There is a growing movement, though, to get rid of the caucuses altogether. The argument is that Iowa is too racially homogeneous to cast such a critical early vote and that caucusing—requiring two hours of a voter’s time at a prescribed place and hour—makes it inaccessible for too many people. You hear arguments, too, that giving so much weight to a farm state leads to bad policies, like ethanol subsidies.
They are valid points. I visited Iowa in December, and while I was there, I tried to see as many campaign events as I could. One of the beauties of the Iowa caucuses is that voters get an incomparable opportunity to see the candidates up close. Iowans take this privilege seriously, but it was impossible not to notice that the crowds at these events were overwhelmingly white and—with some exceptions—dominated by older, wealthier people.
The most compelling campaign event I went to was a town hall meeting with Julián Castro. A month before, Castro had said the unsayable for a caucus candidate: that Iowa shouldn’t play such an important role in electing the president. He had organized the town hall to further explain himself.
The crowd, naturally, disagreed with Castro, and one after another respectfully and eloquently parried his arguments. When Ako Abdul-Samad, a member of Iowa’s House of Representatives, spoke about the state’s long history of pioneering racial justice and progressive policies, you could feel the Iowa pride swelling in the room. I was there with my mother, and she told me on the way out, “That event is exactly why Iowa should have the caucuses.” I had felt the same.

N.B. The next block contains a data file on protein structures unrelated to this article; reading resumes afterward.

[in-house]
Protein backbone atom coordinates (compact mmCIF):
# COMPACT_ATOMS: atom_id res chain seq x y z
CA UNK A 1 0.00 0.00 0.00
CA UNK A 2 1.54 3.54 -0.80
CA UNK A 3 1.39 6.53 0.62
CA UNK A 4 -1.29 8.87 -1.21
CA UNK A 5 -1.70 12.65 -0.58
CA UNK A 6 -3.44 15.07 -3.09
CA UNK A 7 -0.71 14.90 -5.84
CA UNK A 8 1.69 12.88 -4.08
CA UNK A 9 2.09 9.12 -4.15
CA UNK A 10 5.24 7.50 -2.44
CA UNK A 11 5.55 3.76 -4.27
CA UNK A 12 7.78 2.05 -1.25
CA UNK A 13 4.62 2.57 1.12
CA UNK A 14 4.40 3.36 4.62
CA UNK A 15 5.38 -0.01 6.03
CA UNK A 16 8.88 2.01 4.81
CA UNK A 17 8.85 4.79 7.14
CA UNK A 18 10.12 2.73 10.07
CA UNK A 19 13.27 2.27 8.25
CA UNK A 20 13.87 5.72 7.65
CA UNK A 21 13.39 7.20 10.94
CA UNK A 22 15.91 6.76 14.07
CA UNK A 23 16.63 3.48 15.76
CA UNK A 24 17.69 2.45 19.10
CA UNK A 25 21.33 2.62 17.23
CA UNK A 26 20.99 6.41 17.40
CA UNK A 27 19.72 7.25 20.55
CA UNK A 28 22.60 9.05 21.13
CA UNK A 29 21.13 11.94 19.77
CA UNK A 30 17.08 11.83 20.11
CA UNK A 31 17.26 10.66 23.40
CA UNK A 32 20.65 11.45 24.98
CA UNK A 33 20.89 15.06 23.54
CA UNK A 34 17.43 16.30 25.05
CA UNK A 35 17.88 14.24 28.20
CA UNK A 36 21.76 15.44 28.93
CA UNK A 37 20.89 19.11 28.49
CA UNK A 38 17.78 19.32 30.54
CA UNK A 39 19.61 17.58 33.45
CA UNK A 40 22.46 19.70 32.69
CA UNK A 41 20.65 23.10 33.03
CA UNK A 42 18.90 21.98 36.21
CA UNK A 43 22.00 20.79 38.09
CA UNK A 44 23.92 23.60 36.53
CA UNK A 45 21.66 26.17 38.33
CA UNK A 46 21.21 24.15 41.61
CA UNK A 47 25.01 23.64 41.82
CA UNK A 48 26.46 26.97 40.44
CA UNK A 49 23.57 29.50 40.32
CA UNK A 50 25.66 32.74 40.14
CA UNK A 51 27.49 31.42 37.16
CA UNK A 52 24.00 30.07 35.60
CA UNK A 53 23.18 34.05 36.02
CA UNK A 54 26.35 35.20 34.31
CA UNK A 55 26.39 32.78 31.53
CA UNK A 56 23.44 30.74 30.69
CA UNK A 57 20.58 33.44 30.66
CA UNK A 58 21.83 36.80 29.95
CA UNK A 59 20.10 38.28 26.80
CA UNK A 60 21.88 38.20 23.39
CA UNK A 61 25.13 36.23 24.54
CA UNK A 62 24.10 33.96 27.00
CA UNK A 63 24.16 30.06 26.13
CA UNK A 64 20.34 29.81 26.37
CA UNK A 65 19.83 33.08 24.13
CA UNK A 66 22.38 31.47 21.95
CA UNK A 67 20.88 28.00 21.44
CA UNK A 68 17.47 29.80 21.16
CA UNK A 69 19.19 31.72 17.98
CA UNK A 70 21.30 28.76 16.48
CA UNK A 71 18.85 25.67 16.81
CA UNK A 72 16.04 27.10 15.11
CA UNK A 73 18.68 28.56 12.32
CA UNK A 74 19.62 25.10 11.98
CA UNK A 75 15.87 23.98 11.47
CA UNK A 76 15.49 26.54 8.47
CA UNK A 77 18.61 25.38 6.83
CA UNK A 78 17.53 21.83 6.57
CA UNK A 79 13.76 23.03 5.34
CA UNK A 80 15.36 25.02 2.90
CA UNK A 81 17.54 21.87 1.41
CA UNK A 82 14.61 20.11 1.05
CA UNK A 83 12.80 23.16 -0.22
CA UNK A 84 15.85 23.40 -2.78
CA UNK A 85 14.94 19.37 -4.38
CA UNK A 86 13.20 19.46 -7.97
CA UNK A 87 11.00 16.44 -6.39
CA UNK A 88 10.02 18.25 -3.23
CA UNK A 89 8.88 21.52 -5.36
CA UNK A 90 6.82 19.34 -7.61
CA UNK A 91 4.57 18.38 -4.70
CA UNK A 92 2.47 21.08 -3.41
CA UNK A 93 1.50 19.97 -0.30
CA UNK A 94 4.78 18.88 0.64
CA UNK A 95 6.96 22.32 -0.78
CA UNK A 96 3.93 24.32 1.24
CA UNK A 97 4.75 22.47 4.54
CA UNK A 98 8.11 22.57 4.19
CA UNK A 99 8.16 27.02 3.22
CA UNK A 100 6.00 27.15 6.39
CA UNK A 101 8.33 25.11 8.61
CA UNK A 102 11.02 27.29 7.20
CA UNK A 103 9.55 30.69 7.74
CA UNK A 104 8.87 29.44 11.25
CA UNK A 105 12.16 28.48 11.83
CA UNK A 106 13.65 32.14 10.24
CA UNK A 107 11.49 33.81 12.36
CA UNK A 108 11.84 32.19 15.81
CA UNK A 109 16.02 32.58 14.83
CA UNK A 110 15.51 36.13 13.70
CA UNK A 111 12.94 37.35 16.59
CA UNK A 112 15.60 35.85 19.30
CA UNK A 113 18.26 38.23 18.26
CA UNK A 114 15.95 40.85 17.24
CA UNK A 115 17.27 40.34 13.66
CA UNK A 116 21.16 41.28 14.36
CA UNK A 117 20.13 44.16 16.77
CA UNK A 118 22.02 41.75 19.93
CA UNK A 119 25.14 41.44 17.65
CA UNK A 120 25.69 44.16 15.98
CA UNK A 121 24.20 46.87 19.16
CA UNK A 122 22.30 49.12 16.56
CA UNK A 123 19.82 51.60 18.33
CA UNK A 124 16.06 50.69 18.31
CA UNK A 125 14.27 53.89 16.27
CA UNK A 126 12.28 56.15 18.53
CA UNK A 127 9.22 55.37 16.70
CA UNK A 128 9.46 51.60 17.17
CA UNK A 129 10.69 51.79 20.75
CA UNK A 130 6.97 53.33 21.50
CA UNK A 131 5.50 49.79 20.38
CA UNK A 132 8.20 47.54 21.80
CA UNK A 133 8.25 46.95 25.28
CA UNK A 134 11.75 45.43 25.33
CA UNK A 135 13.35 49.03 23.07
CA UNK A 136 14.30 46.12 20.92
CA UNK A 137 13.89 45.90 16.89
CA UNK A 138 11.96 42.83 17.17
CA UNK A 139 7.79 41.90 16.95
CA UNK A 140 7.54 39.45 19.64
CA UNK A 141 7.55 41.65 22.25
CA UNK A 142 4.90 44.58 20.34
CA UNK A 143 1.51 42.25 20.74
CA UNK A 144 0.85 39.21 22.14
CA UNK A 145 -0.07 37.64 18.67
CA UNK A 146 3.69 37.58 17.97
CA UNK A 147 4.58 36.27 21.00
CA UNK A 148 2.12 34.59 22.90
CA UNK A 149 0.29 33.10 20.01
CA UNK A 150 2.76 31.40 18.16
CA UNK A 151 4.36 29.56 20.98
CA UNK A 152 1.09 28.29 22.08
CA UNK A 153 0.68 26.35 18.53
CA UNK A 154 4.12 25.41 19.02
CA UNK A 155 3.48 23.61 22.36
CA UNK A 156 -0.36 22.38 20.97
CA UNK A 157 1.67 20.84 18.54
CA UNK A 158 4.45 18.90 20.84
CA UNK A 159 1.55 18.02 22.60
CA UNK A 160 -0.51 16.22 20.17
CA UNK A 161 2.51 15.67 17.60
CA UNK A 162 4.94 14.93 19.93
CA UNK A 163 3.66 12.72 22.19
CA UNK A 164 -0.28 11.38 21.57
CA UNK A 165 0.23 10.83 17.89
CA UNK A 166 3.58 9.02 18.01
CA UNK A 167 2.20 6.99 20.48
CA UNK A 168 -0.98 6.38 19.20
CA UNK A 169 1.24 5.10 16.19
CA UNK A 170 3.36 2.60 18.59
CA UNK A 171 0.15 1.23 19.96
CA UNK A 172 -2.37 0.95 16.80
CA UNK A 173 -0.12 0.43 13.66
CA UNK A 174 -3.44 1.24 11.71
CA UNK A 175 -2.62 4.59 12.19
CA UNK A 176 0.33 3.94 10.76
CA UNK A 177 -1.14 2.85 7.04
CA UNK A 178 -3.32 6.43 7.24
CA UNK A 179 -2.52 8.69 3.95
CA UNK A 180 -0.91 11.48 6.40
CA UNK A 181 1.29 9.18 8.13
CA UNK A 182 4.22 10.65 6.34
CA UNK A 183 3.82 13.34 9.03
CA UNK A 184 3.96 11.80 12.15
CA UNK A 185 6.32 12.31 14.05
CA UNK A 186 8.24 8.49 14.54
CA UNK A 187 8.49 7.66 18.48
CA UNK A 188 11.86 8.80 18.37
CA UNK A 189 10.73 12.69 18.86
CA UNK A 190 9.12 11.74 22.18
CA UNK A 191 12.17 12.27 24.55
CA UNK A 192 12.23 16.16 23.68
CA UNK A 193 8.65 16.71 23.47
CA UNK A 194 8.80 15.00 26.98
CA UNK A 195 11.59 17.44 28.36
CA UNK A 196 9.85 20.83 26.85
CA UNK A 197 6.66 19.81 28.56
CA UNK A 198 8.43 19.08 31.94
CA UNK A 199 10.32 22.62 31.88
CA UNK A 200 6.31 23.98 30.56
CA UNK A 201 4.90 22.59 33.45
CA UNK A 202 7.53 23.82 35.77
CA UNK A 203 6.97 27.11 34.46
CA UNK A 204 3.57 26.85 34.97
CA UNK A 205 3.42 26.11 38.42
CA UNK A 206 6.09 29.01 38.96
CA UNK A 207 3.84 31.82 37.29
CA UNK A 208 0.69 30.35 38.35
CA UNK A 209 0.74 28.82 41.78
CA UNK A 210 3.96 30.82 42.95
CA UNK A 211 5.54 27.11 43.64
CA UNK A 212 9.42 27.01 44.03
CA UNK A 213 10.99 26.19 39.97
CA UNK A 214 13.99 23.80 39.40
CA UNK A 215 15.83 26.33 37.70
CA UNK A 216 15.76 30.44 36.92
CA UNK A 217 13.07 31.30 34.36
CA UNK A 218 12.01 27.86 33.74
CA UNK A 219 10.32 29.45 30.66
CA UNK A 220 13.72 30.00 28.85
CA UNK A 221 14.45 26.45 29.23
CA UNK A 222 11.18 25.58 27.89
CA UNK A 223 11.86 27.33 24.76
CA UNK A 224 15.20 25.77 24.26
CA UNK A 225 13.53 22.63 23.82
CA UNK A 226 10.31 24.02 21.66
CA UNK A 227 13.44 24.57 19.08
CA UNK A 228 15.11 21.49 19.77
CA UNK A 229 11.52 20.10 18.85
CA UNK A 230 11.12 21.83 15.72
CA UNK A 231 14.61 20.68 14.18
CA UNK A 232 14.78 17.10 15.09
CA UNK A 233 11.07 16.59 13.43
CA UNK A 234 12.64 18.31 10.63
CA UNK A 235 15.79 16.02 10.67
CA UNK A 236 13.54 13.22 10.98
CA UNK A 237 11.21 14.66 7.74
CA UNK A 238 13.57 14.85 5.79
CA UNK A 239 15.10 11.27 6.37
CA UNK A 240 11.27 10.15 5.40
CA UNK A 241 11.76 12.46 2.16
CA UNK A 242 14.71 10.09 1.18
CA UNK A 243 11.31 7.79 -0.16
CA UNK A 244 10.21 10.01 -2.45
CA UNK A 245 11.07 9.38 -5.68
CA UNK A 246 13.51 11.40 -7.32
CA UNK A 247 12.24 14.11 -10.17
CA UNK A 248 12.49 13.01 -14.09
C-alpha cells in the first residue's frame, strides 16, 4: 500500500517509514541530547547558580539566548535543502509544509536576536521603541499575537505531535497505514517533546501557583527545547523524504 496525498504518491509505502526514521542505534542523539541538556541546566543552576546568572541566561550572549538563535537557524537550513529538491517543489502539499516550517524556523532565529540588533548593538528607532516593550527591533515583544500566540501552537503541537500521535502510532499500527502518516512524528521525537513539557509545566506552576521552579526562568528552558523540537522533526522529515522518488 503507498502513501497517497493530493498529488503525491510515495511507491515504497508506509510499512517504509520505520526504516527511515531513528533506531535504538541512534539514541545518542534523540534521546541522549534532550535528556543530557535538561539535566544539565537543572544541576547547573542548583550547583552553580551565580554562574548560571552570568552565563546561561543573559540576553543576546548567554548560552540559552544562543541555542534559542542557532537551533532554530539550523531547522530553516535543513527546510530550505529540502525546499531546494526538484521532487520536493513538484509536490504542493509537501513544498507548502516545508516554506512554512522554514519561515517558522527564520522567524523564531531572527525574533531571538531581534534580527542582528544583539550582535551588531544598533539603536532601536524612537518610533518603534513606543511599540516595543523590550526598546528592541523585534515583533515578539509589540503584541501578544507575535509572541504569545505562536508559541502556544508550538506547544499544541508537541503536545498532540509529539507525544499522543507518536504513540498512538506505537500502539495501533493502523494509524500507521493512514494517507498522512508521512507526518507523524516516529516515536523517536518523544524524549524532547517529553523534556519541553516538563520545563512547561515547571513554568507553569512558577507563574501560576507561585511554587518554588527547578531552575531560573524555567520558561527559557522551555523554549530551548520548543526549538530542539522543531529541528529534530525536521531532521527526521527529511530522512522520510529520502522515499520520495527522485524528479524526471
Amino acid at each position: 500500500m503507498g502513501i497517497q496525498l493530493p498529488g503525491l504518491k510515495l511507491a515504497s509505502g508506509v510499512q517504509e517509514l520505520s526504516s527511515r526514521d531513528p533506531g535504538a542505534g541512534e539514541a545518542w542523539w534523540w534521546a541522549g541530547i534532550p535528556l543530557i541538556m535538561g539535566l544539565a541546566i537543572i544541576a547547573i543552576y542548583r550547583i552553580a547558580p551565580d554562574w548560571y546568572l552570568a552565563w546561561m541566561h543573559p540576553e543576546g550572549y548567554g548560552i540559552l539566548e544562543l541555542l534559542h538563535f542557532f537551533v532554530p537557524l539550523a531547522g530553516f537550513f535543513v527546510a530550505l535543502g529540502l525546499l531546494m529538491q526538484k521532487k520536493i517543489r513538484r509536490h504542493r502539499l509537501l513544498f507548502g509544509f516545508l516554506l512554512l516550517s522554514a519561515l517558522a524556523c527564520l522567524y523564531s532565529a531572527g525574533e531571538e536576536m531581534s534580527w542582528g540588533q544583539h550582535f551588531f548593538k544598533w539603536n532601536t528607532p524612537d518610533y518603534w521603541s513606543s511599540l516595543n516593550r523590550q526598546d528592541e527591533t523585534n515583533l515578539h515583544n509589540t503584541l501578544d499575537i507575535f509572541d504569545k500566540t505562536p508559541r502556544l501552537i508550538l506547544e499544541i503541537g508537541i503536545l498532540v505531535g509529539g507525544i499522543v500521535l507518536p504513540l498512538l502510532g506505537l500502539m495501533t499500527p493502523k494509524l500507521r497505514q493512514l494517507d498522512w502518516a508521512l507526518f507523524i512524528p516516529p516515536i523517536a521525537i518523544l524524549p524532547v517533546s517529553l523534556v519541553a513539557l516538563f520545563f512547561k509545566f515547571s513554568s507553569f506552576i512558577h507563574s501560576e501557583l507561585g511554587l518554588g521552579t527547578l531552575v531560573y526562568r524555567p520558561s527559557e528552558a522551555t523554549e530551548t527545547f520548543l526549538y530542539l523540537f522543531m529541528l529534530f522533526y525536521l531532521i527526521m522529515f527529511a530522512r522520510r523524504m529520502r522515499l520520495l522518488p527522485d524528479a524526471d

Iowans are well-aware that they don’t represent all of the United States. In the campaign events I visited, the surest applause line for these pasty-white audiences was for a candidate to promise to tackle racial disparities in the criminal justice system. (Incidentally, I never heard a word about ethanol.)
The most difficult argument to rebut, though, is about the caucuses’ unwieldy format. Amid a growing movement toward making it easier to vote, like allowing ballots to be cast by mail ahead of election day, the caucuses and their onerous attendance requirements seem an indefensible vestige of the past. And the non-secret ballot? At the town hall, Castro argued that members of marginalized groups might find it difficult to express their political preferences in person among their neighbors.
Castro’s right. Still, what do we lose by getting rid of that tight community connection in favor of a safer but more atomized, anonymous process? Can’t we work instead to make these marginalized groups more comfortable with being visible in their neighborhoods?
The satellite caucuses are part of a broader effort to expand the caucuses’ accessibility; many of them are in retirement homes or in union halls for workers on the evening shift. Some target marginalized groups: There are satellite caucuses in community centers for Iowa’s Muslims and immigrants from Bosnia and South Sudan.
I don’t know if this will be enough to save the caucuses, or even if the caucuses should be saved. But I will be proud to represent Iowa so far from home and carry on our beloved caucus tradition as long as it lasts.